The legal basis about holiday pay.
There are ten regular holidays and several special holidays in the Philippines. There are companies which do not require their employees to report during these days, but there are some, mostly in Business Process Outsourcing and Customer Service industries, which require their employees to work in order for their business to be sustained. In spite of the law that protects the workers in being abused, there are still companies that do not abide. It is better for you to be aware of the rules about the payment of holidays.
As also being published on laborlaw.ph, here’s what you need to know. It is mandatory for employers to pay their workers with the right amount, as per Article 94 of the Labor Code. The Department of Labor and Employment (DOLE) released Labor Advisory No. 09-14 to prompt the companies to abide the law in terms of paying their employees during holidays (regular). These are the rules:
- If the employee did not report, the company must be paid with the full amount equivalent to his daily salary (Daily rate + COLA) times 100%).
- If the employee reported to work, he must be paid his daily salary times two (200%), (Daily rate + COLA) times 200%).
- If the employee rendered overtime, here is the formula: (Hourly Rate of the Basic Daily Wage x 200% x 130% x number of hours worked).
- If the employee is obliged to work on a regular holiday which happens to be his rest day as well, here is the computation: [(Daily Rate + COLA) x 200%] + [30% (Daily Rate x 200%)]. If the employee renders overtime during this instance, here is the formula: (Hourly Rate of the Basic Daily Wage x 200% x 130% x 130% x number of hours worked).
According to Paragraph 1, Article 102, the companies cannot convert the holiday pay to other forms of benefits, but just cash, if the employee reported for work on that day. The employer cannot pay in the form of promissory notes, vouchers, coupons, tokens, tickets, chits, or any other forms, beside cash, even if the employee wishes to.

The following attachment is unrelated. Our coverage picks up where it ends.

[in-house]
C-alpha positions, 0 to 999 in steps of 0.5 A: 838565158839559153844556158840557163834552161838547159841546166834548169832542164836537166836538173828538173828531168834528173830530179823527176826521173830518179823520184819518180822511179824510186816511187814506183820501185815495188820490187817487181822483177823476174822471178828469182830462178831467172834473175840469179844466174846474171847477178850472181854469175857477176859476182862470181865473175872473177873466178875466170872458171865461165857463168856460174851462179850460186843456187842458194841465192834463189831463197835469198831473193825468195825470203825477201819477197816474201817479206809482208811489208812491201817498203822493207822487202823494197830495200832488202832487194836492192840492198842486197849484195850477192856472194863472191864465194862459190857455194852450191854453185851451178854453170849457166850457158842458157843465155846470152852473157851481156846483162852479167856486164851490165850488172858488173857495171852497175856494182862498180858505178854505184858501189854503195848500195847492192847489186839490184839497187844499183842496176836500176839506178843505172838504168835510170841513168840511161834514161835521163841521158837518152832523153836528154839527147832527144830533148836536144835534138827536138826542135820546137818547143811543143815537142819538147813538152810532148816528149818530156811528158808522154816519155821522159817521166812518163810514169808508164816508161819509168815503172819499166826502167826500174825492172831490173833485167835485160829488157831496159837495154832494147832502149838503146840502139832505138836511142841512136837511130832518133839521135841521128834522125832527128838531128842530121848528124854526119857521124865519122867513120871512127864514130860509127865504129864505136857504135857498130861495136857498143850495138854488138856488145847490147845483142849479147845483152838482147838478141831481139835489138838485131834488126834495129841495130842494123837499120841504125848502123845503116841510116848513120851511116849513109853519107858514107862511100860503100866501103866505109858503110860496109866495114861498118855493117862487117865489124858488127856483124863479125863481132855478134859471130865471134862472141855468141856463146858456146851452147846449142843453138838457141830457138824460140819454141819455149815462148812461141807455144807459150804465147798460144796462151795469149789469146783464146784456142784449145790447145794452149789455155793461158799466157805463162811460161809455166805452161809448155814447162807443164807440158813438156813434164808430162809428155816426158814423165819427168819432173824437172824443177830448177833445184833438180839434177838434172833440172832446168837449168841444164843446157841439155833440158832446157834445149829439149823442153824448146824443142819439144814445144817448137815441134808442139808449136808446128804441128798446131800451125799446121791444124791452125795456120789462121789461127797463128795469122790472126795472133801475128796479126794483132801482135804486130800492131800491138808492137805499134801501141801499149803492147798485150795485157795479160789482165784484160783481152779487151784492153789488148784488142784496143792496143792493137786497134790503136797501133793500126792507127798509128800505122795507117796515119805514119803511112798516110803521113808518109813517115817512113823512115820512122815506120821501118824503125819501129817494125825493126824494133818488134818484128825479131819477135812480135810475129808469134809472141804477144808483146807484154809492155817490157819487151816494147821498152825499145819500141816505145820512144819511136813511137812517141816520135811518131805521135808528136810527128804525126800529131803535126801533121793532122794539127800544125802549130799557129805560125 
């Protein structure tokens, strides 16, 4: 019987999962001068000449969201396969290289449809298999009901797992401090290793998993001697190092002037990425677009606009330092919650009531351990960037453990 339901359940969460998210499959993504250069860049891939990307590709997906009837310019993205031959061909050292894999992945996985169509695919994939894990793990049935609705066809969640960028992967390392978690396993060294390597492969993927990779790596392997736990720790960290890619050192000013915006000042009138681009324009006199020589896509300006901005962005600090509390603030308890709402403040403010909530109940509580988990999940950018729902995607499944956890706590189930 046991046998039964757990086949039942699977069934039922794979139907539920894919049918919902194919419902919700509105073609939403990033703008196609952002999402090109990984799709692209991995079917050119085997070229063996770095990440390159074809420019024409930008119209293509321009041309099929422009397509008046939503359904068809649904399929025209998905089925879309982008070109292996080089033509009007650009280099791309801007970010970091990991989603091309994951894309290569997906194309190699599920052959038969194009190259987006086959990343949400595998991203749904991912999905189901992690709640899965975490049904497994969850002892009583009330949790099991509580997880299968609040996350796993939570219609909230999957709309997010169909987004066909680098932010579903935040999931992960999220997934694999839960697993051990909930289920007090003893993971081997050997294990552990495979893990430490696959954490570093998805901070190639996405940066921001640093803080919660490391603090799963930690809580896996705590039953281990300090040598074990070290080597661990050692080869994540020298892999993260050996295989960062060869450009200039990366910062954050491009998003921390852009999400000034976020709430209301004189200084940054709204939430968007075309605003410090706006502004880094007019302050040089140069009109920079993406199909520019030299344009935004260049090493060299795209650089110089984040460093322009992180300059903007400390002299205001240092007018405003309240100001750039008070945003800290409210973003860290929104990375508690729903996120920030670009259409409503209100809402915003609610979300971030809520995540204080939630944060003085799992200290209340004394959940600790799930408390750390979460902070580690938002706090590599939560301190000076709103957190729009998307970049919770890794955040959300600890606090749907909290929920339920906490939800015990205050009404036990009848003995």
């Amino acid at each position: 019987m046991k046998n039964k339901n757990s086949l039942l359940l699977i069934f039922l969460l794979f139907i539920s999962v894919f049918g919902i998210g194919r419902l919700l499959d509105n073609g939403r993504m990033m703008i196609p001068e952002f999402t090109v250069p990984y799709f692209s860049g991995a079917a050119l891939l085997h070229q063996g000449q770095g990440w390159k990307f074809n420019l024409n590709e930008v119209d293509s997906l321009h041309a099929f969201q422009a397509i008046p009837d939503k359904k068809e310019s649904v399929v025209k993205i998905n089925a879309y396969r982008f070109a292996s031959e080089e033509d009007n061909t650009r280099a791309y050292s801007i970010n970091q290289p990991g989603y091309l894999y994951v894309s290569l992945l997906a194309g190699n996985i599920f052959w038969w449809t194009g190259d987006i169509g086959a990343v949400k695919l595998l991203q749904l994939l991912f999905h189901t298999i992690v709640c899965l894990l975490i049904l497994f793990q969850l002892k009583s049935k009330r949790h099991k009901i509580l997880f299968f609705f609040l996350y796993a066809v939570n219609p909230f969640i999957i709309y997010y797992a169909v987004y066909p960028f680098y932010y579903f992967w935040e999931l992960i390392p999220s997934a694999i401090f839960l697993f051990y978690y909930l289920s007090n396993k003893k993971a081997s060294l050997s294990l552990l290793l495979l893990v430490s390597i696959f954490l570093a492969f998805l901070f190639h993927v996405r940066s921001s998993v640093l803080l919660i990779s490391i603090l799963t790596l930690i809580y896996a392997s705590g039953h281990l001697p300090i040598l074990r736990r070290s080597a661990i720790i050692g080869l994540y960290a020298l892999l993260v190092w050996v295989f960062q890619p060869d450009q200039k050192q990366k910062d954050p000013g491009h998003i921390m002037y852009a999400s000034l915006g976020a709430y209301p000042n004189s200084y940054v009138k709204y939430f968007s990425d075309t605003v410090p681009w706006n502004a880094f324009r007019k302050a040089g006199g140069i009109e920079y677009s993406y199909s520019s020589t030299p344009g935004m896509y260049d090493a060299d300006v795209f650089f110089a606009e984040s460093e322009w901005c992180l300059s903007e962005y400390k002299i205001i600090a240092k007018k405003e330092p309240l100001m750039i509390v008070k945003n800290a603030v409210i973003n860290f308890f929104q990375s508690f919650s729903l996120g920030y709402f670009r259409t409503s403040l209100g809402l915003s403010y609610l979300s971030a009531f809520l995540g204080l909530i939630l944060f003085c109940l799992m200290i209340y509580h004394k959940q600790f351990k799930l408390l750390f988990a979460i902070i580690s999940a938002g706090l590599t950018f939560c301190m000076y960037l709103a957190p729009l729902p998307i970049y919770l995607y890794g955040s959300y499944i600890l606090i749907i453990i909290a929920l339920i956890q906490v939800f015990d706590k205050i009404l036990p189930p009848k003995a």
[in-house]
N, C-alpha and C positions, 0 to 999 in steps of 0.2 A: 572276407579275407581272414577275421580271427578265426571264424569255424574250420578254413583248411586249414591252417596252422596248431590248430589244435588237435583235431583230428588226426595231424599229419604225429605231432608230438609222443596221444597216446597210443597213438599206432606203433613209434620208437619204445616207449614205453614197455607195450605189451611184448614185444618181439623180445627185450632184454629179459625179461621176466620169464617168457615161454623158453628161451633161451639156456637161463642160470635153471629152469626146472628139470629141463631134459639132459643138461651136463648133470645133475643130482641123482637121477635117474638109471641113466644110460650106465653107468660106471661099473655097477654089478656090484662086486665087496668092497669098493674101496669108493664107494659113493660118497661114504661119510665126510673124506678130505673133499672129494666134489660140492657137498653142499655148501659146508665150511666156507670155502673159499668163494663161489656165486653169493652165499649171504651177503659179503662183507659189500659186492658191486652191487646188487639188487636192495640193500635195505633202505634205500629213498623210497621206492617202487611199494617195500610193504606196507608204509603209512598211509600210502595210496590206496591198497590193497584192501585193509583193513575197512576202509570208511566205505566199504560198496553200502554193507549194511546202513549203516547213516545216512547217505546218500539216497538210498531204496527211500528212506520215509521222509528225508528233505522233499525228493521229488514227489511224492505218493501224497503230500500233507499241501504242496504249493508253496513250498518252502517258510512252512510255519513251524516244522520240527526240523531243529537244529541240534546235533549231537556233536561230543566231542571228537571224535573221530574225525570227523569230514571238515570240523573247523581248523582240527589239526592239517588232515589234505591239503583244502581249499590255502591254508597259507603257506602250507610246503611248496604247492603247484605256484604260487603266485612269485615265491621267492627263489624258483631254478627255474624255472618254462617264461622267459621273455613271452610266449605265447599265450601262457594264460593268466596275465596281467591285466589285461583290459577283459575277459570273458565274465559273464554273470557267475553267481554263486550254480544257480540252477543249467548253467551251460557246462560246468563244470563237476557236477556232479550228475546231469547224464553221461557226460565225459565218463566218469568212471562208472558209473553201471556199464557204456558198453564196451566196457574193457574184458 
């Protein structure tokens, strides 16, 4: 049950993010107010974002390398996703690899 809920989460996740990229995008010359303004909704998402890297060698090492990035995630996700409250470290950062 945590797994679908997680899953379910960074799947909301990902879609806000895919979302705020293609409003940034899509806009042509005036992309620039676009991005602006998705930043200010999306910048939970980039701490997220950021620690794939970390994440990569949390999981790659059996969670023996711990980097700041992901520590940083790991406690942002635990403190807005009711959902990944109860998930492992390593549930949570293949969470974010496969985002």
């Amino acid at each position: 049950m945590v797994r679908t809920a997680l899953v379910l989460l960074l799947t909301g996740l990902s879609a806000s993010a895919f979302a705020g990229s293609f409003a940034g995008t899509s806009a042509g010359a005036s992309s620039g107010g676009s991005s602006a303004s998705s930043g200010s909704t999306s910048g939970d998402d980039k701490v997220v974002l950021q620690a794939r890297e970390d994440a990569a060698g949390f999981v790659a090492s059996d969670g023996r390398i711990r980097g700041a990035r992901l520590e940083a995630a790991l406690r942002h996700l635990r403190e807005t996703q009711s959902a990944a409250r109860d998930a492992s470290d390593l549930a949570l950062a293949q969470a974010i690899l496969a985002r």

All employees such as in the government, managers, officers and members of the managerial staff, filed personnel, domestic helpers, people working in the personal service of others, and workers who are paid by results as per the DOLE Secretary, are not entitled with holiday pay.
Companies who are not able to obey the law may face administrative, civil and/or criminal charges. DOLE may charge the entity with necessary fines as for the administrative liability. For civil charges, it may result into a labor complaint that might oblige the employer (or the company) to pay the employee with the holiday pay, and/or moral and exemplary damages and even attorney’s fees. Finally for the criminal aspect, proper court might charge the company with penalties such as (if proven guilty): a fine amounting to at least P1, 000 up to P10, 000; imprisonment of at least 3 months up to 3 years; or both fine and imprisonment.